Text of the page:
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An excerpt from www.HouseOfNames.com archives copyright 2000 - 2016


The roots of the Arding name go back to the ancient Vikings and their Old Norse language. Arding was a name for a hard working or arduous person, deriving its origin from name the Old French word hearding, which meant hard. A broad and miscellaneous class of surnames, nickname surnames referred to a characteristic of the first person who used the name. They can describe the bearer's favored style of clothing, appearance, habits, or character.

Arding Early Origins



The surname Arding was first found in Derbyshire, where they held a family seat from very ancient times, some say well before the Norman Conquest and the arrival of Duke William at Hastings in 1066 A.D.

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Arding Spelling Variations


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Arding Spelling Variations



Spelling variations are extremely common among Scottish names dating from this era because the arts of spelling and translation were not yet standardized. Spelling was done by sound, and translation from Gaelic to English was generally quite careless. In different records, Arding has been spelled Harding, Hardinge and others.

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Arding Early History


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Arding Early History



This web page shows only a small excerpt of our Arding research. Another 389 words (28 lines of text) covering the years 1086, 1048, 1125, 1134, 1378, 1465, 1415, 1516, 1572, 1593, 1658, 1601, 1658 and 1797 are included under the topic Early Arding History in all our PDF Extended History products and printed products wherever possible.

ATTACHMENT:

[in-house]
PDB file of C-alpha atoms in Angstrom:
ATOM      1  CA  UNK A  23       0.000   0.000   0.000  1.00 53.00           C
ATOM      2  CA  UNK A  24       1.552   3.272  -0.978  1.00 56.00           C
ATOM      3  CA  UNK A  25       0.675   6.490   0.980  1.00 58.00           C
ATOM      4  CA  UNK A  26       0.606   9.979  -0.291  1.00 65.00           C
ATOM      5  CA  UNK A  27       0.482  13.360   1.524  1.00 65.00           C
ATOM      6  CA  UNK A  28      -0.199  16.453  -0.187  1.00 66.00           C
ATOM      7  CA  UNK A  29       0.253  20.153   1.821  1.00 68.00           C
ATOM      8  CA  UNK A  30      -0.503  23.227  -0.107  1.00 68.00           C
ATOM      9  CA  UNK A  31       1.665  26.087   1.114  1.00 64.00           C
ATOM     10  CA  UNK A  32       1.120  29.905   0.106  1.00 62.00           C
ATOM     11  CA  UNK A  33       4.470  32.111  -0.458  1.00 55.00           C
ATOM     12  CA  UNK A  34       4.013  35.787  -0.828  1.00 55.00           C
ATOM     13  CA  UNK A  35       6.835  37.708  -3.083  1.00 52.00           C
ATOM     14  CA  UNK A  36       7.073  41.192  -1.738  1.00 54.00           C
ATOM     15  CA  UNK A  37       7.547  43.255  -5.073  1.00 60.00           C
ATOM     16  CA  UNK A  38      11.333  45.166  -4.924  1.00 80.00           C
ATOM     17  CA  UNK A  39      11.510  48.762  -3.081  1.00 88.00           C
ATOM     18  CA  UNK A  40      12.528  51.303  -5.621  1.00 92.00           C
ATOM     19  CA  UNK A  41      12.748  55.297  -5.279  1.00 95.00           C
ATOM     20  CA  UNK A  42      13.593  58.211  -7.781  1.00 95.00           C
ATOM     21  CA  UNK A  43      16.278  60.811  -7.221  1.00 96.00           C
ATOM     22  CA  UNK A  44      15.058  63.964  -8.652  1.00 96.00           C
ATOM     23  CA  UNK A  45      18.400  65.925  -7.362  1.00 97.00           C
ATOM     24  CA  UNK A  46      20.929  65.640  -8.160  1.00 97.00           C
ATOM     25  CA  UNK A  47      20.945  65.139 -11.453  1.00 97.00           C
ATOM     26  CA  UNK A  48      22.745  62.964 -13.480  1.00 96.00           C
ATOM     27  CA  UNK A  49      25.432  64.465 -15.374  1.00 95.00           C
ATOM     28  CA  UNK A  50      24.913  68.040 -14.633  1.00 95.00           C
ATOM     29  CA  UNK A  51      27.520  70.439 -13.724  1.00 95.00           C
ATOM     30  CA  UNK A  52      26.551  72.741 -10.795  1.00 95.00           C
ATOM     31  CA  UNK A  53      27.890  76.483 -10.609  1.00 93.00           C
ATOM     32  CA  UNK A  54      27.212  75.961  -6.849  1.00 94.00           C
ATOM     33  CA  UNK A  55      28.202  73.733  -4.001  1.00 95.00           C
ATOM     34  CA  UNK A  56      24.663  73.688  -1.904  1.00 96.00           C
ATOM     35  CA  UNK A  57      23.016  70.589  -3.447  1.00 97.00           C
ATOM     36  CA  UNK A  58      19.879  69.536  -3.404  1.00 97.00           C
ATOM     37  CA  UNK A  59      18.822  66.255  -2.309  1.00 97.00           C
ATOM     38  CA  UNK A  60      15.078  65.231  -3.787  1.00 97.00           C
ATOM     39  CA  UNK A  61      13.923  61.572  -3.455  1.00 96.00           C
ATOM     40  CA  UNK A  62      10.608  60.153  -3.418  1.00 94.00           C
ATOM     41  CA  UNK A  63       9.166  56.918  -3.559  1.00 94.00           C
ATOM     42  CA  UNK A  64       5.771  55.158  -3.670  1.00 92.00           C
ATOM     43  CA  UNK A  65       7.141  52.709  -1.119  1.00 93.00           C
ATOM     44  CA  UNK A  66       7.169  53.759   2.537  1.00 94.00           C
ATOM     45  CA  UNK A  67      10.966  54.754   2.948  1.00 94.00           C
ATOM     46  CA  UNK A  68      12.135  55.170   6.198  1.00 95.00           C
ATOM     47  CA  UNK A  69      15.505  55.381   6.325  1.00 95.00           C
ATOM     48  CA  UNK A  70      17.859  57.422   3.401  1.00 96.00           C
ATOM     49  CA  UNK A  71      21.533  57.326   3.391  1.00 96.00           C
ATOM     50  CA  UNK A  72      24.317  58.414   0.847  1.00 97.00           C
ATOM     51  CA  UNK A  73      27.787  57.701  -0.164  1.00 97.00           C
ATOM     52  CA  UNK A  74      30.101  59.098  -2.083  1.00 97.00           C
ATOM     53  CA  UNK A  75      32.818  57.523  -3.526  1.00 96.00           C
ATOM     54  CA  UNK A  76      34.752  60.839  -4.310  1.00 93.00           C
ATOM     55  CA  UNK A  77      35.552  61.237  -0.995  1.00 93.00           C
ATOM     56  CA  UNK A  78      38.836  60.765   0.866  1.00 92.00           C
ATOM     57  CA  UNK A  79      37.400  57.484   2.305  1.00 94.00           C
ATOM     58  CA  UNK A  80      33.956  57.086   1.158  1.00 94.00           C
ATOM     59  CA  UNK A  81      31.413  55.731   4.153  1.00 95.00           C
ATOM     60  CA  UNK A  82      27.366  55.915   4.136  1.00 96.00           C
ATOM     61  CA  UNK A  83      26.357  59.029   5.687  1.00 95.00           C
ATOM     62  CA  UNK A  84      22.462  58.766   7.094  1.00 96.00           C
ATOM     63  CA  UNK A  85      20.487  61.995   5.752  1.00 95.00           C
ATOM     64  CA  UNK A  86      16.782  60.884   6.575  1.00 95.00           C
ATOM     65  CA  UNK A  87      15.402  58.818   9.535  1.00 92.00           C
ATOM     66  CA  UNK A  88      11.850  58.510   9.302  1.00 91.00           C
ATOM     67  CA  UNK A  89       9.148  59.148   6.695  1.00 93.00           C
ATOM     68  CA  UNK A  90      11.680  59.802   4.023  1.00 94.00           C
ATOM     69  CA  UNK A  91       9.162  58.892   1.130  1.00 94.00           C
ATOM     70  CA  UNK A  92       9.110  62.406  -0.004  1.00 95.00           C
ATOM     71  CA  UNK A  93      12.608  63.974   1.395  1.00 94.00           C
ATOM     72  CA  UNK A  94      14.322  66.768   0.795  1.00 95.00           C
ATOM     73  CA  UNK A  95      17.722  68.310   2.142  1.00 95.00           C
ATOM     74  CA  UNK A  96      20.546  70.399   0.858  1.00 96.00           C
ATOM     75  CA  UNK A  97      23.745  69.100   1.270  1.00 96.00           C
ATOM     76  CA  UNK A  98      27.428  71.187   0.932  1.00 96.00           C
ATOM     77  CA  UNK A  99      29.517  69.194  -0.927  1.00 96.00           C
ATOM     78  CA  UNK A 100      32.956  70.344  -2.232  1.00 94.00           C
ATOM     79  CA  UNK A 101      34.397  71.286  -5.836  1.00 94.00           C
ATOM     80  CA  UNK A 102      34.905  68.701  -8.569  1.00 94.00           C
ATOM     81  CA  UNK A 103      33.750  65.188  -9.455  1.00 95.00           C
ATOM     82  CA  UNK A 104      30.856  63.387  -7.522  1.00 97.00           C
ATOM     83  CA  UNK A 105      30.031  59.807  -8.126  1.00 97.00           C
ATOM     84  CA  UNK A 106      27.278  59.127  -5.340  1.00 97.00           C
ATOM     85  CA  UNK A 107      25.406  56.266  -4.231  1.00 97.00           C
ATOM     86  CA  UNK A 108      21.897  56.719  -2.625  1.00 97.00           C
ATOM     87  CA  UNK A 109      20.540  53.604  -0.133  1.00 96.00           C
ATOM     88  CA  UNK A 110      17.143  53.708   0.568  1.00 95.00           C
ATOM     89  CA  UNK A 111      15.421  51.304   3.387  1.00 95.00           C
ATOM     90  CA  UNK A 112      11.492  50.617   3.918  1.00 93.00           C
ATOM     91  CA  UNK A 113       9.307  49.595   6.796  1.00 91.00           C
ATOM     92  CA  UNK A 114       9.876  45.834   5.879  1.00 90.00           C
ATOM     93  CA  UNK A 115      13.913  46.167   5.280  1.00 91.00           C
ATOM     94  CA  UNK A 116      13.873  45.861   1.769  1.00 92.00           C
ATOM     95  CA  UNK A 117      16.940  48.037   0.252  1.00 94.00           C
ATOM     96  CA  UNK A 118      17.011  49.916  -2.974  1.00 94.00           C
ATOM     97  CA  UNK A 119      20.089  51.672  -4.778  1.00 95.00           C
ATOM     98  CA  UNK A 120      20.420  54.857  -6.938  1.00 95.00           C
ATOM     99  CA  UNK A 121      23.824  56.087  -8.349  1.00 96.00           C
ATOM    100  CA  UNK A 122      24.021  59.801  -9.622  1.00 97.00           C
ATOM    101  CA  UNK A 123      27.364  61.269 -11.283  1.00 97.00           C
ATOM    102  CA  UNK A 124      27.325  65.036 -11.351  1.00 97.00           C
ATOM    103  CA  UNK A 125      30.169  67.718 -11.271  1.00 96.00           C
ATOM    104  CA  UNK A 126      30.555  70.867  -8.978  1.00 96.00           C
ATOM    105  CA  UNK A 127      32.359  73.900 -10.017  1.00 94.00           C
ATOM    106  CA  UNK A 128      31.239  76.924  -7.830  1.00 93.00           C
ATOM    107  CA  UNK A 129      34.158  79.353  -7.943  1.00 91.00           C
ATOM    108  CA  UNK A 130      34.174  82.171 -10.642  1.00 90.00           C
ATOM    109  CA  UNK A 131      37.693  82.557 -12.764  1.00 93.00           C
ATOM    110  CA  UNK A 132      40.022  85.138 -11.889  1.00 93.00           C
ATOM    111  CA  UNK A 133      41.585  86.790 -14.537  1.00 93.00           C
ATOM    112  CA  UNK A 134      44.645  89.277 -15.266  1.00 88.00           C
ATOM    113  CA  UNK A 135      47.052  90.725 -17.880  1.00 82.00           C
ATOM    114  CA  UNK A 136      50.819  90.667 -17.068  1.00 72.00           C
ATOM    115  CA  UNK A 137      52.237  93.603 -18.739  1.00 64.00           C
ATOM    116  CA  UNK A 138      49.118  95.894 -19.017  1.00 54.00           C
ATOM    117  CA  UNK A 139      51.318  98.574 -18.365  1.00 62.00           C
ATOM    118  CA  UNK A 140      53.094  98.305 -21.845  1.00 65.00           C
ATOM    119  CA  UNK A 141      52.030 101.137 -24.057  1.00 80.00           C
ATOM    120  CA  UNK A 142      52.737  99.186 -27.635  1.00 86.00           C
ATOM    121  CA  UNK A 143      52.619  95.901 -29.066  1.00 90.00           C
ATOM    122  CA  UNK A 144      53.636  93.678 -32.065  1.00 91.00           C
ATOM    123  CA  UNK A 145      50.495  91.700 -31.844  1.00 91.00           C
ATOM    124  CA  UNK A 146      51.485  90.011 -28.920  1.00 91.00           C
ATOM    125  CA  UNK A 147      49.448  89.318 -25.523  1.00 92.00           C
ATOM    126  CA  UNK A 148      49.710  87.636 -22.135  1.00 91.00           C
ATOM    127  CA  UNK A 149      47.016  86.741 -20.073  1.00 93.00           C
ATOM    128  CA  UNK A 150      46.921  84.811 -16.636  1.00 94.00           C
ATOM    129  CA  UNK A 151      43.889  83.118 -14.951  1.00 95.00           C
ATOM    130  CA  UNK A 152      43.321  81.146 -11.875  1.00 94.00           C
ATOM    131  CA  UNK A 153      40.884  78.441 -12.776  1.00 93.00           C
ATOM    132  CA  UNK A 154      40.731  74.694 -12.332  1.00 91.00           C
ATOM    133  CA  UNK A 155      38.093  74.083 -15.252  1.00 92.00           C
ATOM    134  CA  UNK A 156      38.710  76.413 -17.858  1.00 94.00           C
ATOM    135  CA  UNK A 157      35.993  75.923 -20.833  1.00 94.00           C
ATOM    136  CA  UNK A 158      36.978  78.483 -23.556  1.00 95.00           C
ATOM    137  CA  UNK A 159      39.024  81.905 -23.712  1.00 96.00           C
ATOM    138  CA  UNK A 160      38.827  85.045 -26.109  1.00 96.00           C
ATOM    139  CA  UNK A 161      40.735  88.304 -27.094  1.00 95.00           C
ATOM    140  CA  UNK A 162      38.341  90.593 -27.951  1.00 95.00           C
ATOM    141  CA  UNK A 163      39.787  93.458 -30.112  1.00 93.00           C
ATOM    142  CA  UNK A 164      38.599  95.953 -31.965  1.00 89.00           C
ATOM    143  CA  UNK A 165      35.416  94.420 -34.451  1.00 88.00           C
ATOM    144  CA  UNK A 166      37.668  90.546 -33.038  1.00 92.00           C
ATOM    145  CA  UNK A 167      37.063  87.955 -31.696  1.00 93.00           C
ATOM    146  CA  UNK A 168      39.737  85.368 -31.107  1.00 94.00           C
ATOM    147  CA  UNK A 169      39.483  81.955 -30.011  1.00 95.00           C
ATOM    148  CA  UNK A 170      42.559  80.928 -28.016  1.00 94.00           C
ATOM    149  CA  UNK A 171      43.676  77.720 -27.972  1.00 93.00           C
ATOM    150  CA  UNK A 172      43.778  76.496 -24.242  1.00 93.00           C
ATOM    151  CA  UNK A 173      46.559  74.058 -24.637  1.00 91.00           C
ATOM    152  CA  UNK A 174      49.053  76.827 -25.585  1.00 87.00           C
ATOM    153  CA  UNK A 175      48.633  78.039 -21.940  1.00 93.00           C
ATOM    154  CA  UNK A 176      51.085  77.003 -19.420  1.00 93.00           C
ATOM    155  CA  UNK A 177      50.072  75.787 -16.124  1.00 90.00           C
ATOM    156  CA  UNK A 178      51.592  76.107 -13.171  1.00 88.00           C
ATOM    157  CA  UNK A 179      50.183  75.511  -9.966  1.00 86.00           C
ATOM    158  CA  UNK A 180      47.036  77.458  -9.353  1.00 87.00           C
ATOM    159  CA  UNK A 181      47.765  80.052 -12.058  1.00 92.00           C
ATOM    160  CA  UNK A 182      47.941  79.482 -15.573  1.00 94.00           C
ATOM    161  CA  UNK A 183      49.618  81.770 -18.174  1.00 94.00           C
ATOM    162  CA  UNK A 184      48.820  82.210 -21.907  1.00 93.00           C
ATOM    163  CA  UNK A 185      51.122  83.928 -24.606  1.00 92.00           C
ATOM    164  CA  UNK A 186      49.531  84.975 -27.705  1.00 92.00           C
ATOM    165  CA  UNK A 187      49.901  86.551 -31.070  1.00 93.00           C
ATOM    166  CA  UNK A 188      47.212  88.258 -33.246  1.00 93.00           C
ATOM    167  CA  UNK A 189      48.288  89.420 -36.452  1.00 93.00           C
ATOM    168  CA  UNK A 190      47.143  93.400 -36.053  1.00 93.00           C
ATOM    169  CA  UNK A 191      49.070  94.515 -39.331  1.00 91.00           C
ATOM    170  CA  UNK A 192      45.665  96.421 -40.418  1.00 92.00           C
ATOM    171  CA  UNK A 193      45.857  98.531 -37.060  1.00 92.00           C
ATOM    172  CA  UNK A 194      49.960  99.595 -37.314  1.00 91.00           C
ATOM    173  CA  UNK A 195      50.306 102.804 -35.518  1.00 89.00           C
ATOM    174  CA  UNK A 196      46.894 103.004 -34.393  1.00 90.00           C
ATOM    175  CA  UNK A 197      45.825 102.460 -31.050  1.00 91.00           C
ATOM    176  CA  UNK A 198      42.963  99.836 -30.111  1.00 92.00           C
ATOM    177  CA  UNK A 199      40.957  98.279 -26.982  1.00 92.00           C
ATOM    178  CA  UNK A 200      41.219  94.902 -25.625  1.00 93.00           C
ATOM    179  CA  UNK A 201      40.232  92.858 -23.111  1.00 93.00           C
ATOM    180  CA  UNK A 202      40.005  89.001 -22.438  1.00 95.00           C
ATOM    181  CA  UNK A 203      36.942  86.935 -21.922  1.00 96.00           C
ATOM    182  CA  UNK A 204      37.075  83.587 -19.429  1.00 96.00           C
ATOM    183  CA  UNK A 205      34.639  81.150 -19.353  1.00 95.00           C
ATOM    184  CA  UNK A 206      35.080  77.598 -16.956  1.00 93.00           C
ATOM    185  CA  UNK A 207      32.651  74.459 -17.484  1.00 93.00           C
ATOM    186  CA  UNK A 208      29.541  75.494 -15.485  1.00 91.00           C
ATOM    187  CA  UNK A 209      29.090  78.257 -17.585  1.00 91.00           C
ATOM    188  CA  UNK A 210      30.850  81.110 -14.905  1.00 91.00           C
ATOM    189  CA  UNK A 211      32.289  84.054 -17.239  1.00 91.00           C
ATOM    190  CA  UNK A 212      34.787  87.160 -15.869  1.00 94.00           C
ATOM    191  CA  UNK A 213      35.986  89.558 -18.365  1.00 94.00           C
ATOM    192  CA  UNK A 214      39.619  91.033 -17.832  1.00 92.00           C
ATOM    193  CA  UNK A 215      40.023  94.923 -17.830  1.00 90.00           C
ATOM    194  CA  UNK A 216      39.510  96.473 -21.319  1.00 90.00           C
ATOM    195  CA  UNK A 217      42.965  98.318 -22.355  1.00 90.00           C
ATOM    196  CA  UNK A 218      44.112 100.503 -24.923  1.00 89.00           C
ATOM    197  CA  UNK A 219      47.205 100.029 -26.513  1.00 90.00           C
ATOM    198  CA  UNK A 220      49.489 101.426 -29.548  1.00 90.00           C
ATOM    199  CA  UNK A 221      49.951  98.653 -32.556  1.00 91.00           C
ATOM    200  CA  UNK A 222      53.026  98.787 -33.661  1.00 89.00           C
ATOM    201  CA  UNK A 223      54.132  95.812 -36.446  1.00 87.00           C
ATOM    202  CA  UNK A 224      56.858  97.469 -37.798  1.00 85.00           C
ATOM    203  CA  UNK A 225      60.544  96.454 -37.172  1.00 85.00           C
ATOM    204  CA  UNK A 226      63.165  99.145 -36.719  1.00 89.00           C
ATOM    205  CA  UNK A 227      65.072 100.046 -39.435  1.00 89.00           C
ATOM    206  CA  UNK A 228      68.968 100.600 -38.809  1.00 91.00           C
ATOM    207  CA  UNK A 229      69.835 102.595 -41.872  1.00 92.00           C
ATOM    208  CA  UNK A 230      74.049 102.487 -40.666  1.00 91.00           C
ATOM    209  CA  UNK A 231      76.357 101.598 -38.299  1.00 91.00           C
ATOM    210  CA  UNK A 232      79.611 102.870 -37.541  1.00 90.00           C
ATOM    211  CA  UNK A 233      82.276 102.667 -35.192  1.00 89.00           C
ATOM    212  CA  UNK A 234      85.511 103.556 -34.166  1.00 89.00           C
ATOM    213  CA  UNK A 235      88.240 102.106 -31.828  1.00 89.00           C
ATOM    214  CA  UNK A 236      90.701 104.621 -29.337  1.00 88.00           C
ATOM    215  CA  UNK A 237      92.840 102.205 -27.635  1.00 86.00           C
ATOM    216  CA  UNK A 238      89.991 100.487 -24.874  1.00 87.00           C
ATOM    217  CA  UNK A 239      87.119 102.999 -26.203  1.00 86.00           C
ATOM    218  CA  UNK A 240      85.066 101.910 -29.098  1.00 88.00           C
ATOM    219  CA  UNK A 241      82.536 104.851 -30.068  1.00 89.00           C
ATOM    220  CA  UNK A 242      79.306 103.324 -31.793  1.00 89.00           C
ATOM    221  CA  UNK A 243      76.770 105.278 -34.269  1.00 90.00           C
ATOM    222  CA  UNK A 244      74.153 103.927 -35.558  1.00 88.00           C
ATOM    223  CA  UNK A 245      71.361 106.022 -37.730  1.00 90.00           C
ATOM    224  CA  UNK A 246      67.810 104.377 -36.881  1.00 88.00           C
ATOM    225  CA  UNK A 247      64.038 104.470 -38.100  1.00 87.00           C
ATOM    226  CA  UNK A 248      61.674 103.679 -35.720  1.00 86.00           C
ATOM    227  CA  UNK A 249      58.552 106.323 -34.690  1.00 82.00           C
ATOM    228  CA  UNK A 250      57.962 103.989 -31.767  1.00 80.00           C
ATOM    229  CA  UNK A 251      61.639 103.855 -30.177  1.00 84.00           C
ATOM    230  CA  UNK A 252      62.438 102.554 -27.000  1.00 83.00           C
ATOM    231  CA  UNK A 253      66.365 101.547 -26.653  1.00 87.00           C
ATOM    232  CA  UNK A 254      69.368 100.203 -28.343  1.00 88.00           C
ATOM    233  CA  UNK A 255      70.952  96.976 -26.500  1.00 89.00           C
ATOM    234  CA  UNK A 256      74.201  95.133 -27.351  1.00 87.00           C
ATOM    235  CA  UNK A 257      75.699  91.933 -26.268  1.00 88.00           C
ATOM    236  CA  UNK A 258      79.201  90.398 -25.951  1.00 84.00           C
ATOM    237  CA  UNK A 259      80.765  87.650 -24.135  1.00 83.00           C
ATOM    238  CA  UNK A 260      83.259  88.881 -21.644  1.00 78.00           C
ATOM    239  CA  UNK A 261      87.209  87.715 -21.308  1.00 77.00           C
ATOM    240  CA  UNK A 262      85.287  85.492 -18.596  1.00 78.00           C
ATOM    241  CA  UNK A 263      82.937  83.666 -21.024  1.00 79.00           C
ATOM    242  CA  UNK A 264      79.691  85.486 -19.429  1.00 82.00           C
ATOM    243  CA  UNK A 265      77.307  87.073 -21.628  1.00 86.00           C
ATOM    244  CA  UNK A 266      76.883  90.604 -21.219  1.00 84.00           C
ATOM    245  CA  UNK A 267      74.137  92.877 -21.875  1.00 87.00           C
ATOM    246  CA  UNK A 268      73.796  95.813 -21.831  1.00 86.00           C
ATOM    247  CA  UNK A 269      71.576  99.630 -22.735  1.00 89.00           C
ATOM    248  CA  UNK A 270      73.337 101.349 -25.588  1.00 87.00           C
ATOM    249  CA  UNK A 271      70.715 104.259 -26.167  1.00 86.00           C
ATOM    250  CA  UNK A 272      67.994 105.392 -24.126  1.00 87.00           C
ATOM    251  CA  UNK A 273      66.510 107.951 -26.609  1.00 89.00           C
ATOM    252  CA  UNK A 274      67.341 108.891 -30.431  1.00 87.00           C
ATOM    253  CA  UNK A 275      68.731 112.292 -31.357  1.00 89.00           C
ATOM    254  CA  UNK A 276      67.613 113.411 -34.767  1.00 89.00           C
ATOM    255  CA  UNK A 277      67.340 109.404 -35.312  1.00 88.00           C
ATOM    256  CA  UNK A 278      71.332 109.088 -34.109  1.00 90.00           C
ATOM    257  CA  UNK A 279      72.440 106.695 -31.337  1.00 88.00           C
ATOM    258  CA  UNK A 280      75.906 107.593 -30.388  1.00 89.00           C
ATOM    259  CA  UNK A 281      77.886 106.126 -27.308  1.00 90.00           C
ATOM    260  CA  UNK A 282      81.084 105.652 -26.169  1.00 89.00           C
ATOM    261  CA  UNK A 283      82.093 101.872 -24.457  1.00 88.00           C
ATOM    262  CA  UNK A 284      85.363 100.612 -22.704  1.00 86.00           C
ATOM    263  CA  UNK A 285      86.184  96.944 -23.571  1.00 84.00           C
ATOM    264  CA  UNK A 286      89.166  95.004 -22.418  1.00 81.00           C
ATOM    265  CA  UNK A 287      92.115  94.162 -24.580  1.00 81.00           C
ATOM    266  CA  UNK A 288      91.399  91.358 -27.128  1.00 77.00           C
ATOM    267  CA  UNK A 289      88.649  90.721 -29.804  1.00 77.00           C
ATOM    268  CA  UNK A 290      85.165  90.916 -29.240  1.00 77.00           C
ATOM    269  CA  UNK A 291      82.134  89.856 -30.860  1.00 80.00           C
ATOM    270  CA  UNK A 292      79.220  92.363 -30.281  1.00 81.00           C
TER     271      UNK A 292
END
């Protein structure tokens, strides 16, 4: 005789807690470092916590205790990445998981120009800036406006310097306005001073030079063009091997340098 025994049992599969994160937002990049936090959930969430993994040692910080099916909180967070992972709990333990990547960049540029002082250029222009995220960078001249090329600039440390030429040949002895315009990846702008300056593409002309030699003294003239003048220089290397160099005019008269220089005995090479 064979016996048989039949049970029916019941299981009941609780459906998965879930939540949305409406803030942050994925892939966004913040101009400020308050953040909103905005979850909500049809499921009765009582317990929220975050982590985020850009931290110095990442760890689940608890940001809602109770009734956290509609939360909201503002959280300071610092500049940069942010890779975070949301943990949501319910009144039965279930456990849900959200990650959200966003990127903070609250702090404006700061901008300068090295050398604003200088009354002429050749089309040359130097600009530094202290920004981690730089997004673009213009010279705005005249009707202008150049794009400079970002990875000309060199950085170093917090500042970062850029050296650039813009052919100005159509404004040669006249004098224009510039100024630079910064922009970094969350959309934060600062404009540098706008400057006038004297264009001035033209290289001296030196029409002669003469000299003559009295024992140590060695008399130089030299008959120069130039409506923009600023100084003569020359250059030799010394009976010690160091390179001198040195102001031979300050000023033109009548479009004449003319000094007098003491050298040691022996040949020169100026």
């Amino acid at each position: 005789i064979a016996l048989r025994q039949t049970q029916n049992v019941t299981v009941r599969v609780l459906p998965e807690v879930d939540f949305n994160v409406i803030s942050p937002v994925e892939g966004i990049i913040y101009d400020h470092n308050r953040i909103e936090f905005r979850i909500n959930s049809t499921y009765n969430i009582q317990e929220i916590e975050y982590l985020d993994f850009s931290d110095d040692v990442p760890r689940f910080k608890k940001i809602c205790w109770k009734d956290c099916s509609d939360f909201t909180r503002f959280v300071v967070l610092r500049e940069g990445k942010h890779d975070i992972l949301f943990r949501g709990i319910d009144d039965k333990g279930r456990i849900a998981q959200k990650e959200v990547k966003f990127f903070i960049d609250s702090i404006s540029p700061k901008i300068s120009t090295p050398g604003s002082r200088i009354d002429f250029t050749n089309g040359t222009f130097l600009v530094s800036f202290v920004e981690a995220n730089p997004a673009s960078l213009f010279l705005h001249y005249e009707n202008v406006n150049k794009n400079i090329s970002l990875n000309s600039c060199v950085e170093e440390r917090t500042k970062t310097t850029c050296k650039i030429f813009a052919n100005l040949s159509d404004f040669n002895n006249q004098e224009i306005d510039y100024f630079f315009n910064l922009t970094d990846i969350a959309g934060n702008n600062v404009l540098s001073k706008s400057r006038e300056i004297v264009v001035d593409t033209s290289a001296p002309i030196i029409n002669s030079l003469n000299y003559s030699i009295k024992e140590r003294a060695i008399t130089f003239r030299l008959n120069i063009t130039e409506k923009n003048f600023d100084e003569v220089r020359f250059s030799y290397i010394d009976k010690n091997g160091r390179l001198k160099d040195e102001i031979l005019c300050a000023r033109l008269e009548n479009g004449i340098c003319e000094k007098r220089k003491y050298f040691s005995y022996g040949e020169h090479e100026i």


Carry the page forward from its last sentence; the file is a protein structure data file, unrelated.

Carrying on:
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Arding Early Notables (pre 1700)


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Arding Early Notables (pre 1700)



Another 49 words (4 lines of text) are included under the topic Early Arding Notables in all our PDF Extended History products and printed products wherever possible.

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Arding In Ireland


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Arding In Ireland



Some of the Arding family moved to Ireland, but this topic is not covered in this excerpt. Another 69 words (5 lines of text) about their life in Ireland is included in all our PDF Extended History products and printed products wherever possible.

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The Great Migration


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The Great Migration



Those who made the voyage were greeted with ample opportunity to acquire land and a political climate far away from the oppressive monarchy of the old country. They settled along the east coast of what would become Canada and the United States. In the American War of Independence, those who remained loyal to England traveled north to Canada as United Empire Loyalists. In this century, many Scots living in North America have begun to recover their rich heritage through festivals, highland games, and Clan societies. An examination of passenger and immigration lists has shown early immigrants bearing the name Arding: